Different Types of Formatting: Full and Quick Format

Whenever you format your disks or pen drive or memory card, the computer prompts for a quick format or a full format. Most of the times, the users ignore the difference between them and go for any one of them. Mostly they prefer going for a quick format option. So what could possibly be the difference between quick format and a full format? Let’s discuss this in detail.

You might have seen this option while formatting any pen drive or any local drive of your computer. This creates a quite significant difference in the way your memory unit is formatted and the files reside in it. This option arises in from if a user many times such as installing a new operating system or trying to just open it. Some of the most important factors that differentiate the two is the recovering of files after quick format and full format.


The formatting of a hard disk is done on two levels, a low level, and a high level. The low-level formatting refers to the dividing of a disk into smaller memory units and blocks. These units are easily accessible to the operating system. The computers in recent days do not have the access to low-level formatting. If you are a user, you are not allowed access to a low-level formatting on recent versions of windows.

The high-level formatting is another kind of formatting you can perform on your hard drive. This is allowed for the user and can be done manually.

The high-level formatting refers to the writing of file system structure on the hard drive of your computer. The operating system writes a boot sector to the hard drive of your computer. It is done with the help of a FAT file system structure on the drive. As soon as the boot sector is written, the operating system then clears out the rest of the section. This is called emptying of the drive due to the fact that the all the attributes with entries are marked as unused.

The high-level formatting is basically scanning of the complete hard drive and all of its sectors. It also includes writing of zeros on all the sectors of your hard drive. So while you format a disk on your computer, the operating system performs a high-level format and write a file system structure on the hard drive of your computer.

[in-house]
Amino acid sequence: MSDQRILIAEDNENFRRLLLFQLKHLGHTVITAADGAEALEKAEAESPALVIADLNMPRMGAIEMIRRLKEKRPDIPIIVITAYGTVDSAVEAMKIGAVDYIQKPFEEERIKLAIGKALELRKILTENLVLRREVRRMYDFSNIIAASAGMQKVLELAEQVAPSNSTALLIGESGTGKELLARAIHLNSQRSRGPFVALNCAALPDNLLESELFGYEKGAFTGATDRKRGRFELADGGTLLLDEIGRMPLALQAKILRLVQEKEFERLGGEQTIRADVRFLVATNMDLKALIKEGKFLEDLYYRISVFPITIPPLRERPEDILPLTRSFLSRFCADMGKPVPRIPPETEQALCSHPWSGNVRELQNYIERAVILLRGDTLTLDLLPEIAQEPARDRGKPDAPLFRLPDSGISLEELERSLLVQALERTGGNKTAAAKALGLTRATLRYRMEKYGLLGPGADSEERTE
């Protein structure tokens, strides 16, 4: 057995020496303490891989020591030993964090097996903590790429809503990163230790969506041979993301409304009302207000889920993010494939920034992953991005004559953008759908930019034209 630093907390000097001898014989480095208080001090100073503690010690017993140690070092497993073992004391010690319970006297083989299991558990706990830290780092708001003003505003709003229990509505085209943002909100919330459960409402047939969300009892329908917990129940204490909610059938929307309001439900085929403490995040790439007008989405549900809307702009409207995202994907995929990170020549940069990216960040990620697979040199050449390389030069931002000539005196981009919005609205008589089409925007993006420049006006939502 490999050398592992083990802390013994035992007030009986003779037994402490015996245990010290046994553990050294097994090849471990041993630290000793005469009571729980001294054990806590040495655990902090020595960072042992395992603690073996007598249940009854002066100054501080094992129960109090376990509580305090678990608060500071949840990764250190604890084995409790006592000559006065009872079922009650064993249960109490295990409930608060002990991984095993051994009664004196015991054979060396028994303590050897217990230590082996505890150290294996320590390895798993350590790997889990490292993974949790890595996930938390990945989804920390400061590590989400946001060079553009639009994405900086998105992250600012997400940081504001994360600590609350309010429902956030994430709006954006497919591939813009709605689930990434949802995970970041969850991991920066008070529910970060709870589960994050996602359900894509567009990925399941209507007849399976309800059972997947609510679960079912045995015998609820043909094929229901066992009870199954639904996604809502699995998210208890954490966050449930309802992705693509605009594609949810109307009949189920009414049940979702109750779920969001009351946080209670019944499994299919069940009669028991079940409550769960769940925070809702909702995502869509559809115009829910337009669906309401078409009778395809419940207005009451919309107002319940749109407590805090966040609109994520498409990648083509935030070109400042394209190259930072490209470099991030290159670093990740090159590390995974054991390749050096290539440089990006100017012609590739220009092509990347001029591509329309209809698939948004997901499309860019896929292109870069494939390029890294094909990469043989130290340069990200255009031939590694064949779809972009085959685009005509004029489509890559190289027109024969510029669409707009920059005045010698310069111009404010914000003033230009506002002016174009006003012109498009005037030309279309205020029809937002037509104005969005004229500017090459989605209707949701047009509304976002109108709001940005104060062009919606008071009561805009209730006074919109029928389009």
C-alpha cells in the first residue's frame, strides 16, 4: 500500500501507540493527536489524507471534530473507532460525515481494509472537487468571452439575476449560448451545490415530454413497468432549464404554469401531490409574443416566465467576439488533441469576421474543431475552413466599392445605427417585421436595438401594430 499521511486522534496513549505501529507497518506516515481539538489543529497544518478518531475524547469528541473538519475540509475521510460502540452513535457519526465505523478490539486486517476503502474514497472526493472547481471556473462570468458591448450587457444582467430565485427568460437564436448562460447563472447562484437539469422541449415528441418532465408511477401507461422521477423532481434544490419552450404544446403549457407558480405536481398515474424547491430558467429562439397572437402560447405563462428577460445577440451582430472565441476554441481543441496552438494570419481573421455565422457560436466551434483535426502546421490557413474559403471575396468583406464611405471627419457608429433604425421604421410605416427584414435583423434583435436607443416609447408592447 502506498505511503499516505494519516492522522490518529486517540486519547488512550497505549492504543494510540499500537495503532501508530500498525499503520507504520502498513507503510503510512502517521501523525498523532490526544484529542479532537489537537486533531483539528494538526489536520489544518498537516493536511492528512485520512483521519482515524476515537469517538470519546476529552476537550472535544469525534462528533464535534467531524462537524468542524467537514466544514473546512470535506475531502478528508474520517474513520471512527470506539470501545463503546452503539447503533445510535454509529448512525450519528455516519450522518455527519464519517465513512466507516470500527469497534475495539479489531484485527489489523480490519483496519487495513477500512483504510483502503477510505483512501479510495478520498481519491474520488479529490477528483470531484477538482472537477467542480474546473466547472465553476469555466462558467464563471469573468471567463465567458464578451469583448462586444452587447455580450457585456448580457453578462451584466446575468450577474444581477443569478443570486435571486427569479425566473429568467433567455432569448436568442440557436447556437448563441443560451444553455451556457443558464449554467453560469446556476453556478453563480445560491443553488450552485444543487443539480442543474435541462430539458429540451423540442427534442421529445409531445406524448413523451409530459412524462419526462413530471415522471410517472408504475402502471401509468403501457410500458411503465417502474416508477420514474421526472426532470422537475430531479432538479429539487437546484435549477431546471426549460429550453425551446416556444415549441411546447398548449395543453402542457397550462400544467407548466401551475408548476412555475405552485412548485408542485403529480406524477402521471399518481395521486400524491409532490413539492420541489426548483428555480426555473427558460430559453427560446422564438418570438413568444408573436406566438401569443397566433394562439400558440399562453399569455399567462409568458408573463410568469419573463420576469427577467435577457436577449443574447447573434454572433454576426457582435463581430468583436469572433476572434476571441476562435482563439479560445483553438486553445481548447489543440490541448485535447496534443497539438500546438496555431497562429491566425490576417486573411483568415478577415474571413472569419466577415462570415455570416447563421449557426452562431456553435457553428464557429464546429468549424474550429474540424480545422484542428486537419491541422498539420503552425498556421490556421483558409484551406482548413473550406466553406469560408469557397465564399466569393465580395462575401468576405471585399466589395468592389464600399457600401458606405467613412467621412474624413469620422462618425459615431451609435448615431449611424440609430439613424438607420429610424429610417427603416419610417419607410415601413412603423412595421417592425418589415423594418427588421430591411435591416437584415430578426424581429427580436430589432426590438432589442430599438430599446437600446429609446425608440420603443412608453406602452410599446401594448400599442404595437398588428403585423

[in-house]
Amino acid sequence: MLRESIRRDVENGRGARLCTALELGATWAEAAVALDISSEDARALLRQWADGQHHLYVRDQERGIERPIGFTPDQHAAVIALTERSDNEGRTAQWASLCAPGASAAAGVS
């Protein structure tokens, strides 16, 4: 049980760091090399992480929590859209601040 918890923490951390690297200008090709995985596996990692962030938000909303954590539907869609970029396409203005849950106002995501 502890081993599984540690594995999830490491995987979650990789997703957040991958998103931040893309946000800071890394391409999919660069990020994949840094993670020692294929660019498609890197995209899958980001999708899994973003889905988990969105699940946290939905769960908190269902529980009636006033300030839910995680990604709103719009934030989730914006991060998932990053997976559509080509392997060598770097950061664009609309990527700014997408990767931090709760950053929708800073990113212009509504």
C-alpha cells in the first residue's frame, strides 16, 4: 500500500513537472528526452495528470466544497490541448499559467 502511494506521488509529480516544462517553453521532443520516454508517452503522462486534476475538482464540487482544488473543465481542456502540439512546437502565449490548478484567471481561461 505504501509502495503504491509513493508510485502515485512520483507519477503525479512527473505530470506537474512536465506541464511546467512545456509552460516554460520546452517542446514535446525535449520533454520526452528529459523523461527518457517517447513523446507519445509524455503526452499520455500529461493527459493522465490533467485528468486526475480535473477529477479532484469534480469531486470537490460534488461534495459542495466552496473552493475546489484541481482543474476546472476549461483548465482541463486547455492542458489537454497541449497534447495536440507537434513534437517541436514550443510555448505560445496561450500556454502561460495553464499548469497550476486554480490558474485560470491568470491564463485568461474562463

As far as the time is concerned with both the procedures, there is a huge difference between the time taken for quick format and time taken for a full format of your hard drive.

When to Perform Quick and Full Format

There are certain cases when you want to perform a quick and full format of your hard drive. Your selection of nature of format decides the integrity of your data and also your hard drive.

If you have a drive that is creating a problem for you and giving you a hard time due to corruption or virus, you might want to opt for a full scan as there are roots of corrupt files that need to be destroyed.

In case you want to give away or sell your computer and have a lot of important files that you have backed up already, there you want to perform a full format. A quick format can be harmful to the integrity of your personal files as recovering files after quick format is possible and very easy. This can leave your personal file, photos, e-mails etc. open to anyone.

Sometimes you might want to just format your content because they have accumulated over your drive. This gives you a chance to perform a quick scan and start using a fresh drive in a few minutes.

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John Harris

Senior Editor, Content Analyst and a fan of exceptional customer service. John develops and publishes instructional and informational content regarding partition management, Windows hot-fixes, data management and computer troubleshooting.

As a tenured data recovery specialist, John shares exceptional insights and blog posts about data loss and data recovery across any storage device. With 8+ years’ experience in writing for Data Recovery for both Mac OS and Windows OS computers, he is an avid learner who always wants to polish and simplify the data recovery process. John passes his free time playing Chess and reading Science Fiction novels.

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